(b) the offence was committed partly outside and or partly in Uganda.
A person charged with an offence under this Act shall be liable to extradition under the existing extradition laws.
That’s right. Uganda reserves the right to prosecute Ugandans living abroad with crimes under the Anti-Homosexuality Bill. Extradition is normally reserved for the most serious felonies — murder, kidnapping, robbery, extortion, etc. It’s likely that very few nations would extradite a gay Ugandan from their borders. But many nations have deported Ugandans back to their home country after denying them asylum. Gay Ugandans in this scenario, even if they had been squeaky-clean back home, could be charged for anything they had done outside of Uganda.
(The scope of clauses 16 and 17 are so broad that we will return to them again later in this series.)
When the bill went to the Legal and Parliamentary Affairs Committee during the Eighth Parliament, they recommended keeping Clause 11. But they found Clause 14 “will create absurdities and the provision will be too hard to implement.” They recommended deleting Clause 14, along with Clauses 16 and 17, of which they said “the practical enforcement and implementation of the provision will be difficult.” But the Eighth Parliament ended before the committee’s recommendations could be accepted in a floor vote. The original bill, which was reintroduced earlier this month into the Ninth Parliament, is back in the Legal and Parliamentary Affairs Committee for further consideration. And with it, these four clauses are again under scrutiny.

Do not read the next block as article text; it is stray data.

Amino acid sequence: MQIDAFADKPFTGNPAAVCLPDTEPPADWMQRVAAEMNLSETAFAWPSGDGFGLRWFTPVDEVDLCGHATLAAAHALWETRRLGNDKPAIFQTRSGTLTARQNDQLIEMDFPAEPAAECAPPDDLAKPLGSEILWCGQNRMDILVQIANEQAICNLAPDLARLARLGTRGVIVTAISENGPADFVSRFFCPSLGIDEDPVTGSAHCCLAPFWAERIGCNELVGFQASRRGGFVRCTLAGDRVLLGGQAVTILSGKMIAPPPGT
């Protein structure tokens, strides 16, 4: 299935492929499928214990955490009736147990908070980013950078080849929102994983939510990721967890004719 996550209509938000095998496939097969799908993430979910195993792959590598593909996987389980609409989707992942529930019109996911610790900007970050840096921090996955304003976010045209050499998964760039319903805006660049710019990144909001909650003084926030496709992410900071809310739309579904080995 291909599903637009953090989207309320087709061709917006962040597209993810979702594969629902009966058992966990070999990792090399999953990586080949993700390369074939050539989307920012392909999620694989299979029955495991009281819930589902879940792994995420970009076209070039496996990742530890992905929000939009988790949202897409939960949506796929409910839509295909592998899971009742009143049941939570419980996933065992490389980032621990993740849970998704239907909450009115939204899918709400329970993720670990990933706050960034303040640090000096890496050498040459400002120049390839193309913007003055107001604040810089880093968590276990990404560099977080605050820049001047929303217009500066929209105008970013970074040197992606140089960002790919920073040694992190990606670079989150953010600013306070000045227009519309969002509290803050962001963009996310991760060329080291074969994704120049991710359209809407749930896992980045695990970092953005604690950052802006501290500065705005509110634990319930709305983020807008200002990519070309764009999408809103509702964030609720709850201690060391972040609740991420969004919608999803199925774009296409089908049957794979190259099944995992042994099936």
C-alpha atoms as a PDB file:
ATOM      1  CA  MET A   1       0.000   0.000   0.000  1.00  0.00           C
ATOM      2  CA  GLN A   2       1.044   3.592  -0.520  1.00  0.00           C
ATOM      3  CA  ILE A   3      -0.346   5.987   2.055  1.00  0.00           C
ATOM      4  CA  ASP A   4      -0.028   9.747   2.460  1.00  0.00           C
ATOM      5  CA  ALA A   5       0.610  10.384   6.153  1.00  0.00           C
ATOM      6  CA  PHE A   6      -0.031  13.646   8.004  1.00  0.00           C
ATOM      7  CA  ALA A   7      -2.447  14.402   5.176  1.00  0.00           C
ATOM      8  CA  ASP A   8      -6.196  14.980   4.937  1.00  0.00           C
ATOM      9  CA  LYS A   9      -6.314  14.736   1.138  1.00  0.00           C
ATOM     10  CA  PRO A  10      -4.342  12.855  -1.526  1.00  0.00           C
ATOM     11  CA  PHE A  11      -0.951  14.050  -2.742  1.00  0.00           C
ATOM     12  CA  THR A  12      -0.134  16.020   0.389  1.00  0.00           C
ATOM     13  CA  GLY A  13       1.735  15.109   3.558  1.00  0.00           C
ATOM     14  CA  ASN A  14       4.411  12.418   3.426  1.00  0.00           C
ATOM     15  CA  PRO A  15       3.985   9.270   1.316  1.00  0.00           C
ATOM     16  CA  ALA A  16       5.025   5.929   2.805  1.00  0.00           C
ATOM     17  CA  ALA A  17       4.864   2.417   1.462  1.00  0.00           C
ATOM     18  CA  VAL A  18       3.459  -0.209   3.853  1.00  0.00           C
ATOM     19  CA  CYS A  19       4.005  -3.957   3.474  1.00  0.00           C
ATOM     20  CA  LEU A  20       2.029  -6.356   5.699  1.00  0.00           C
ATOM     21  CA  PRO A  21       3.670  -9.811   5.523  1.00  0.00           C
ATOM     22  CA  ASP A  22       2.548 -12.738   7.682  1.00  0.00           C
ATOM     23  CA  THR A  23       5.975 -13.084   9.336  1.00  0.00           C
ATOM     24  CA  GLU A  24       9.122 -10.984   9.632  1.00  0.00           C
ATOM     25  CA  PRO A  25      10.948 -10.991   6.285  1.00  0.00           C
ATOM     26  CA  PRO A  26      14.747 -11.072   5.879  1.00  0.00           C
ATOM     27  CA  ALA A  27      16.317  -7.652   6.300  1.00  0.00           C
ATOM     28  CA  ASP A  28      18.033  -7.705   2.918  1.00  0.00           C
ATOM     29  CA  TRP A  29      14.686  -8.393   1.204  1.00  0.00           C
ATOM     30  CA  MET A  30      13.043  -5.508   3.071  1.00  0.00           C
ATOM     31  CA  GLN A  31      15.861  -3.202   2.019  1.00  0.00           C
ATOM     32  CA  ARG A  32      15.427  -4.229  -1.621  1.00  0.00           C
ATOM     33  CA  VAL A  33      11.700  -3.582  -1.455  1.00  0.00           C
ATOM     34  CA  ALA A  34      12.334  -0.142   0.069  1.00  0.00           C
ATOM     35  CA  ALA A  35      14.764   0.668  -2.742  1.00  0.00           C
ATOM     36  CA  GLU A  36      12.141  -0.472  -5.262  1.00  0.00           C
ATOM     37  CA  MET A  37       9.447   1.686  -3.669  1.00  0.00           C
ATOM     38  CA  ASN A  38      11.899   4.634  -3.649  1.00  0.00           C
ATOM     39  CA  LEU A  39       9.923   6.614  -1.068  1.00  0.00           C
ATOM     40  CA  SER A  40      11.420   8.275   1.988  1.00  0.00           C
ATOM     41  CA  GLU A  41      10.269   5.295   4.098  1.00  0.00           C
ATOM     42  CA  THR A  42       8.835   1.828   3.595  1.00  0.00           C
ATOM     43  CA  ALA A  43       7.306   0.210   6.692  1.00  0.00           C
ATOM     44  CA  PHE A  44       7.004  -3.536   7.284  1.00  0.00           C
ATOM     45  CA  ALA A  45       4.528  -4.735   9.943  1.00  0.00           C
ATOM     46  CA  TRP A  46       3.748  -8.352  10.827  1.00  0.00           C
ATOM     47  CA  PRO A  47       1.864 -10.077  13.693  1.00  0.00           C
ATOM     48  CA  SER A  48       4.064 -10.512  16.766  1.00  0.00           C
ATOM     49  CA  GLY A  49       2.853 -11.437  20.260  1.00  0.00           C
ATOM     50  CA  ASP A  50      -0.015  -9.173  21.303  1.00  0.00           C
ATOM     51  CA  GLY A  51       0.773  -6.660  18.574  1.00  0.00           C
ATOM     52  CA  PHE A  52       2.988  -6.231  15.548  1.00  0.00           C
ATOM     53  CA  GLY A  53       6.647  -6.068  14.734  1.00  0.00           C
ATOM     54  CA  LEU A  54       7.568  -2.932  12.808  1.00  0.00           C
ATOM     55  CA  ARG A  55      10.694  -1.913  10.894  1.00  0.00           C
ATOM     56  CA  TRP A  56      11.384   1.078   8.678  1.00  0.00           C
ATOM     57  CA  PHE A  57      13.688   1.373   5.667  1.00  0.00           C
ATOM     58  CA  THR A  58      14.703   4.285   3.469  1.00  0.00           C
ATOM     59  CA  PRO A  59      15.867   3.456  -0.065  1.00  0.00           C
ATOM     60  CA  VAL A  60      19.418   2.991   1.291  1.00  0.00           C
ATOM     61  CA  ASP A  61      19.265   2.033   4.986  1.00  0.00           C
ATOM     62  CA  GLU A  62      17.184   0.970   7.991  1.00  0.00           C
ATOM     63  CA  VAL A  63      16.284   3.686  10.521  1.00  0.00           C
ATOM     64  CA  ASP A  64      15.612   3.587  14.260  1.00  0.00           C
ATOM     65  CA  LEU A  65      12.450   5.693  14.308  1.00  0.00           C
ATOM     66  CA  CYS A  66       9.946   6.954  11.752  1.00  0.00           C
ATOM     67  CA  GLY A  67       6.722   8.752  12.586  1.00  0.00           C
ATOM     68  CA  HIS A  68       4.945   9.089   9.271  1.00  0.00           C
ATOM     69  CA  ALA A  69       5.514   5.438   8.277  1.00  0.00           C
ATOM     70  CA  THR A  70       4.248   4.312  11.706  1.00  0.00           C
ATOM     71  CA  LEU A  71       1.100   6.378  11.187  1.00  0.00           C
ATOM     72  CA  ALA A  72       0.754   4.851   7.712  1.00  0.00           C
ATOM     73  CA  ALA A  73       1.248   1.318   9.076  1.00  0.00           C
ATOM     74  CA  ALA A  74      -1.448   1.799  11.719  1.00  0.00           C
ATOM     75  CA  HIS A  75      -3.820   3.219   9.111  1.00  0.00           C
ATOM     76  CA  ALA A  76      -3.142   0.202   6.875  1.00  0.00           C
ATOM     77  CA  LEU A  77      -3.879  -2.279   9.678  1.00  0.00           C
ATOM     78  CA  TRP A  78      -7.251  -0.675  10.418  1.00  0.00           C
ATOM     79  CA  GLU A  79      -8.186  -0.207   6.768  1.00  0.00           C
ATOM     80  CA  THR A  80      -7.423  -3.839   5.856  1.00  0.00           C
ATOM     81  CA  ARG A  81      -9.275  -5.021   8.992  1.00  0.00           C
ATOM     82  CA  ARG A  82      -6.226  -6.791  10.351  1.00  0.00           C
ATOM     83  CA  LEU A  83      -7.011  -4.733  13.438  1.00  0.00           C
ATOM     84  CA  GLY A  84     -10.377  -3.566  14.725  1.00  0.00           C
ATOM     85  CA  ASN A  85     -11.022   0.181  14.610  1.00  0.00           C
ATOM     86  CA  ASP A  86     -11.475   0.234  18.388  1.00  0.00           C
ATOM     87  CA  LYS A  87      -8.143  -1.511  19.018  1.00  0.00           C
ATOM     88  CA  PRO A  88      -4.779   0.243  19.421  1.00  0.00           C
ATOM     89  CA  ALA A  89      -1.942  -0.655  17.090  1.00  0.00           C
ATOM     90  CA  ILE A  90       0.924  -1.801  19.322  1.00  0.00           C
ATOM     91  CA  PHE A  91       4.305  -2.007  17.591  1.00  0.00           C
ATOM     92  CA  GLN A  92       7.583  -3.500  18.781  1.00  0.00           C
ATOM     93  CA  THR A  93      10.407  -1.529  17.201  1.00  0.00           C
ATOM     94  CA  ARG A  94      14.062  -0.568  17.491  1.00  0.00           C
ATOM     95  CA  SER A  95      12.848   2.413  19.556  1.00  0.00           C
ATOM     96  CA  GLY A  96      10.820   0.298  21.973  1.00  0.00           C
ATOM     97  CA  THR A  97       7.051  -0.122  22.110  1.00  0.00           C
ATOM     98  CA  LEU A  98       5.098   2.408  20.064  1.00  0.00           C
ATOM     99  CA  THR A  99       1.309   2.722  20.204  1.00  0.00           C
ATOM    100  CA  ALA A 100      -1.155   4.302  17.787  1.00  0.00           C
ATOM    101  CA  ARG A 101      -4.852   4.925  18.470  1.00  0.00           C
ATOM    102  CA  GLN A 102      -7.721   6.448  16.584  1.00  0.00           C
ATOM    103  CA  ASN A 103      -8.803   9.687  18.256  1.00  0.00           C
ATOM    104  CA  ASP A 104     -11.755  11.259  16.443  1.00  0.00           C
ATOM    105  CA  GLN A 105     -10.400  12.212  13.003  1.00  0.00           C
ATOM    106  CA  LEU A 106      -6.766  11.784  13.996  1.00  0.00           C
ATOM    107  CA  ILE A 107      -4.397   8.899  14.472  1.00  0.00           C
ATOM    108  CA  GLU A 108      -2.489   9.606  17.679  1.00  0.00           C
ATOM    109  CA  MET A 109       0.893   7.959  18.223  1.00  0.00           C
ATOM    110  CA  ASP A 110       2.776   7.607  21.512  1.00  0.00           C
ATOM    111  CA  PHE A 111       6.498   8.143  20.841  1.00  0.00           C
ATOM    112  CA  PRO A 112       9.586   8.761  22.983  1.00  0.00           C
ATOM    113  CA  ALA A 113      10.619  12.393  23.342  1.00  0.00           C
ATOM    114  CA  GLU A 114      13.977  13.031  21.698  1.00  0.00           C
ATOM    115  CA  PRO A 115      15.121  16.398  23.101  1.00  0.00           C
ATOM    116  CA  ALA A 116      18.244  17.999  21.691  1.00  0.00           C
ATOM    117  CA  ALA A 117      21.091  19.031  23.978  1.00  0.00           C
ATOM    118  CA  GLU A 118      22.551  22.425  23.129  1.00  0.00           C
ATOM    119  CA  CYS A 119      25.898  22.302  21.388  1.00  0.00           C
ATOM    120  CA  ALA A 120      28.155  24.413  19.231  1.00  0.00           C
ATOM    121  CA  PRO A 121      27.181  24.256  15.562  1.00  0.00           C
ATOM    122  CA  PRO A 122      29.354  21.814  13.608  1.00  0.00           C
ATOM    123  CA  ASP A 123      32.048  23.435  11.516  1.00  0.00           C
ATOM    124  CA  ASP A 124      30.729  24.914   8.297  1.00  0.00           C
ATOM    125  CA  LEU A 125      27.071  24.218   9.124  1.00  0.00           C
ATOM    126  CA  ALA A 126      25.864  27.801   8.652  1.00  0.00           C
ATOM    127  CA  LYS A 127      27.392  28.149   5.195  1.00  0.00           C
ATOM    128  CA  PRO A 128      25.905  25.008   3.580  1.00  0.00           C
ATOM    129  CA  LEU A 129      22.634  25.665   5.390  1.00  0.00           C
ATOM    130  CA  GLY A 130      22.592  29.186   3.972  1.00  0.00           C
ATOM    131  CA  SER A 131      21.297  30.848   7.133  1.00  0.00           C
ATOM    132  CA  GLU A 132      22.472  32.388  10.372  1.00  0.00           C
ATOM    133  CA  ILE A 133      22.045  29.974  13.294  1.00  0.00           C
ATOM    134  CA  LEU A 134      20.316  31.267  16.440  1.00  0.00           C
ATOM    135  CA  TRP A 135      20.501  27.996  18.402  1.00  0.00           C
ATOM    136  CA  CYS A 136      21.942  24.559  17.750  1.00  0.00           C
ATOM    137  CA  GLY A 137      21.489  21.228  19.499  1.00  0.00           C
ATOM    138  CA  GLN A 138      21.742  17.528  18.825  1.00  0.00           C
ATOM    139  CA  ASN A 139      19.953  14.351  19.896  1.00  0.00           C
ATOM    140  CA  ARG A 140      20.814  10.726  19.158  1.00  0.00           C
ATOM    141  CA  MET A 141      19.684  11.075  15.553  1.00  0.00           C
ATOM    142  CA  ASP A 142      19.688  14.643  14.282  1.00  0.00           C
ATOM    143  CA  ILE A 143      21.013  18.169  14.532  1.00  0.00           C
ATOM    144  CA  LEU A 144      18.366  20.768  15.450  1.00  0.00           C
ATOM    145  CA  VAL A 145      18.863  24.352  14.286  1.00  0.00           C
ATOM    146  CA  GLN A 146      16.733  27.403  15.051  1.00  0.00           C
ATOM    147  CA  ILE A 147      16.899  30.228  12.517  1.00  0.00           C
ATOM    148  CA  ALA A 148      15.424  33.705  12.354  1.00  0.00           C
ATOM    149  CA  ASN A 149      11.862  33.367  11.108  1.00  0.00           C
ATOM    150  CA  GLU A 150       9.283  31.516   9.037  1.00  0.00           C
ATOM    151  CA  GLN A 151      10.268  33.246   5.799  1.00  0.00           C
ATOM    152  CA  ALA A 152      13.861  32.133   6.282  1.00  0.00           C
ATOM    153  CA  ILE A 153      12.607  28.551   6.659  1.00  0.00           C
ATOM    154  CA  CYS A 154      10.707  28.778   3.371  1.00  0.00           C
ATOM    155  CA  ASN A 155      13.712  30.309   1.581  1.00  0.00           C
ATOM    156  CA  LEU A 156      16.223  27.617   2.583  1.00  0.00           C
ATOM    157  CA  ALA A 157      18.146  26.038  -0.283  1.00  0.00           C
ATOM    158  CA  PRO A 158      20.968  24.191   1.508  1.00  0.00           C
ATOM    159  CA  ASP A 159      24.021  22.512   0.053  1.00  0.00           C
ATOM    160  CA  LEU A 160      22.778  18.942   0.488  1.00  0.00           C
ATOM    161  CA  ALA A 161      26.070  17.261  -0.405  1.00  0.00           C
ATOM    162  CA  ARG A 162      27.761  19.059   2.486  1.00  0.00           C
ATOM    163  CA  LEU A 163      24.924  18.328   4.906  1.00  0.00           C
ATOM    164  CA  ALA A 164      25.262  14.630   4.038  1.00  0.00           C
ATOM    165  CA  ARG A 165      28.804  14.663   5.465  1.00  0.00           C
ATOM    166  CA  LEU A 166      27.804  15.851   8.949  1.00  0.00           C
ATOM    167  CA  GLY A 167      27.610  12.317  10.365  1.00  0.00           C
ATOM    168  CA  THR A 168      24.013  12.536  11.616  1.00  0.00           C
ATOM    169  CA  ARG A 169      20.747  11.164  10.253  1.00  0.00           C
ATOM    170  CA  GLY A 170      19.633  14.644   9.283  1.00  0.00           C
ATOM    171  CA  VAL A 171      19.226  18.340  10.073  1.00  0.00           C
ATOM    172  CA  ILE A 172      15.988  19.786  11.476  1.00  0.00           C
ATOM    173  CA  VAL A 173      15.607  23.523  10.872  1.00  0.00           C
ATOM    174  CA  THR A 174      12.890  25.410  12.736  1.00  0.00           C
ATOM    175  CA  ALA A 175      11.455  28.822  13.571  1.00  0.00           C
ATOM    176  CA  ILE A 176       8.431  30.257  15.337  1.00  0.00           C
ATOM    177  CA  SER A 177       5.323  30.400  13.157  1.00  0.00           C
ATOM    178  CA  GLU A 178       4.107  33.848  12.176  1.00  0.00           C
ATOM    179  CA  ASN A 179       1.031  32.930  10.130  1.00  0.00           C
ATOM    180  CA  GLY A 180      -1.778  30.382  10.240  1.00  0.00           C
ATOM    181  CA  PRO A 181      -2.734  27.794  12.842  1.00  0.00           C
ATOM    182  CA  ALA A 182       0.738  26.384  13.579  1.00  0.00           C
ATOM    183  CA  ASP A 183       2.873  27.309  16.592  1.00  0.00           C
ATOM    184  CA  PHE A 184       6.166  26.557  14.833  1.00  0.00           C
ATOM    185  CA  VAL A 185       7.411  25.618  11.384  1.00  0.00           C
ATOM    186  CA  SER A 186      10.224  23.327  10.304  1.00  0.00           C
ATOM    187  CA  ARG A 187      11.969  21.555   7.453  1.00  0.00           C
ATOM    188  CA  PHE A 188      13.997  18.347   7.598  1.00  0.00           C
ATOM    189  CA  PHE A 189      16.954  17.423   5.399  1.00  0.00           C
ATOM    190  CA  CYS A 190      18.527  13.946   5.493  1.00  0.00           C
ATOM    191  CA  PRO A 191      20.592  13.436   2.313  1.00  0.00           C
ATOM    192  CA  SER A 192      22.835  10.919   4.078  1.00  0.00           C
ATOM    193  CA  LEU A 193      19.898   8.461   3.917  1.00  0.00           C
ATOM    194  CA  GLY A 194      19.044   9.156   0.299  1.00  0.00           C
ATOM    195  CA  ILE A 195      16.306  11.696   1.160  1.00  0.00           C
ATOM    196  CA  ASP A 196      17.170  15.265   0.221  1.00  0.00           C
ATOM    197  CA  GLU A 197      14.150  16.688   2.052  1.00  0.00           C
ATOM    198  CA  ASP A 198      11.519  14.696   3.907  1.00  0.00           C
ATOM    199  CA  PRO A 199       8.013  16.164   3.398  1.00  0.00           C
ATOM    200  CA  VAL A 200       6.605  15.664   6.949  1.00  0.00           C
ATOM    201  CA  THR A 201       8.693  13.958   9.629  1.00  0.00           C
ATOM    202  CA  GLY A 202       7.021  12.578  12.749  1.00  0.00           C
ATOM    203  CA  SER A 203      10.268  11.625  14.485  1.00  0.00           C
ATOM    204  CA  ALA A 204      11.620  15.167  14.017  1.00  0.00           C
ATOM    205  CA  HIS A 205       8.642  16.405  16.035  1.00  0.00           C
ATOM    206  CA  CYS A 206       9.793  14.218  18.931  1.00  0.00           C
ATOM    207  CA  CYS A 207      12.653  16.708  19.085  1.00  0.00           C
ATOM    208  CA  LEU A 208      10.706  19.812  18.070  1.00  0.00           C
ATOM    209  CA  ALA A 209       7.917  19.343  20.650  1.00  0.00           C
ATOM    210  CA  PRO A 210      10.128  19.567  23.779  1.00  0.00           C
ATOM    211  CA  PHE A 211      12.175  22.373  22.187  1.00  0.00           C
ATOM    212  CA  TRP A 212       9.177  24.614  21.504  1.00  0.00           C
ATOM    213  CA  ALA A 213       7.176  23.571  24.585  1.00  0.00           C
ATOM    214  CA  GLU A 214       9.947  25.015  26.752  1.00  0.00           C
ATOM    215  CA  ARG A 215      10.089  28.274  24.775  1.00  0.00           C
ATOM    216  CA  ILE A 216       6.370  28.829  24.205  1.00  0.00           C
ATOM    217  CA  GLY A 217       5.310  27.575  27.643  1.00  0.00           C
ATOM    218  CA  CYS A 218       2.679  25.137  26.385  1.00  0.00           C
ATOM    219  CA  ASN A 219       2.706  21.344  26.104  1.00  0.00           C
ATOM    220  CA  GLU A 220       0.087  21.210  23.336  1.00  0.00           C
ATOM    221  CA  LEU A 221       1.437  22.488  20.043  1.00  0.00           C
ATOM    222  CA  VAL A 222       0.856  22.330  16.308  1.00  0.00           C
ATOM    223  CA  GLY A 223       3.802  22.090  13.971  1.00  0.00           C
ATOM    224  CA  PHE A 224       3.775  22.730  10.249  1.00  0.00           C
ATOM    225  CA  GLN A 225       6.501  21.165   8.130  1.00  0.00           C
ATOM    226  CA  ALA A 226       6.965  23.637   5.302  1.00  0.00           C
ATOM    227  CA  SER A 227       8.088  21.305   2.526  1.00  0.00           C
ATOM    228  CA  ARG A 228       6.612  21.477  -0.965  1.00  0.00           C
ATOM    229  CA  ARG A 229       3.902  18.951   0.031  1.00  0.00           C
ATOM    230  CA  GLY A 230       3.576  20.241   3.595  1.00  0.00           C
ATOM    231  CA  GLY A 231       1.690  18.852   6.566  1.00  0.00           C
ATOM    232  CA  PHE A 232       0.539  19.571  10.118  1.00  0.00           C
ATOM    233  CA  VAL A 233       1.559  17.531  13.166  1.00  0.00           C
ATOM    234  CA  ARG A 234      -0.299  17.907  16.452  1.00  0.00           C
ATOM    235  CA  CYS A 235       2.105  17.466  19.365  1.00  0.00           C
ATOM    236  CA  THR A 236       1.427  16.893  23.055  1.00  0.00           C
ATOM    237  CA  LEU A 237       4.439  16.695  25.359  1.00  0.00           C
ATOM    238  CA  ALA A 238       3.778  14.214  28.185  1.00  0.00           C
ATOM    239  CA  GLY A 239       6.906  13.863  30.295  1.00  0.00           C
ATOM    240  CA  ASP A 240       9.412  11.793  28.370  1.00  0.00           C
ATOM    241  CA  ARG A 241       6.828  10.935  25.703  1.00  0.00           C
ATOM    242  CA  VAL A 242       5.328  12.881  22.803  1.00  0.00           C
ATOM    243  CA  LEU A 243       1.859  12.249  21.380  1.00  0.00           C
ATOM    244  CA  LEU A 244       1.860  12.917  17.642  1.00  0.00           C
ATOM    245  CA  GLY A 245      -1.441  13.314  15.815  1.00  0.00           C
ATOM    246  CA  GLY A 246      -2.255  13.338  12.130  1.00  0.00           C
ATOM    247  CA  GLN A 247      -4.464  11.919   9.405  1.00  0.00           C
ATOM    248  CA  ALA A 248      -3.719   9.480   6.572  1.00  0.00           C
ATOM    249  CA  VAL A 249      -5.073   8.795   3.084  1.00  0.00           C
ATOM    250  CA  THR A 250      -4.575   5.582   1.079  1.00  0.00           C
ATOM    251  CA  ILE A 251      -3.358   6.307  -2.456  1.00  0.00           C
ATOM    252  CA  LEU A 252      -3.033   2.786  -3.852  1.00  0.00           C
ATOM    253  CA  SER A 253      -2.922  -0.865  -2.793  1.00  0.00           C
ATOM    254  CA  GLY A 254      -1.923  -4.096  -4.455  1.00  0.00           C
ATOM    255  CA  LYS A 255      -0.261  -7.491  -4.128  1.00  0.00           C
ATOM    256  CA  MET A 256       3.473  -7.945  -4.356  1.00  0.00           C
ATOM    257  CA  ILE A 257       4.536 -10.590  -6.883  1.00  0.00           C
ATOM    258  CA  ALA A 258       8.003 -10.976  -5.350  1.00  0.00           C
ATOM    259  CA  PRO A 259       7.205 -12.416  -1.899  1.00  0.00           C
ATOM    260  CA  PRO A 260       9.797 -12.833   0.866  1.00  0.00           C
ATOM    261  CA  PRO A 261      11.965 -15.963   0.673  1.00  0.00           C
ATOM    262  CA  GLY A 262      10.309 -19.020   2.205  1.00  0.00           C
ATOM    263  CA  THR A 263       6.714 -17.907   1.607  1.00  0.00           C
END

Clause By Clause With Uganda’s Anti-Homosexuality Bill:
Clauses 1 and 2: Anybody Can Be Gay
Clause 3: Anyone Can Be “Liable To Suffer Death”
Clause 4: Anyone Can “Attempt to Commit Homosexuality”
Clauses 5 and 6: Anyone Can Be A Victim (And Get Out Of Jail Free If You Act Fast)
Clauses 7 and 14: Anyone Can “Aid And Abet”
Clauses 8 to 10: A Handy Menu For “Victims” To Choose From
Clauses 11, 14, 16 and 17: Nowhere To Run, Nowhere To Hide
Clause 12: Till Life Imprisonment Do You Part
Clause 13: The Silencing of the Lambs
Clause 14: The Requirement Isn’t Only To Report Gay People To Police. It’s To Report Everyone.
Clauses 15 and 19: The Establishment Clauses For The Ugandan Inquisition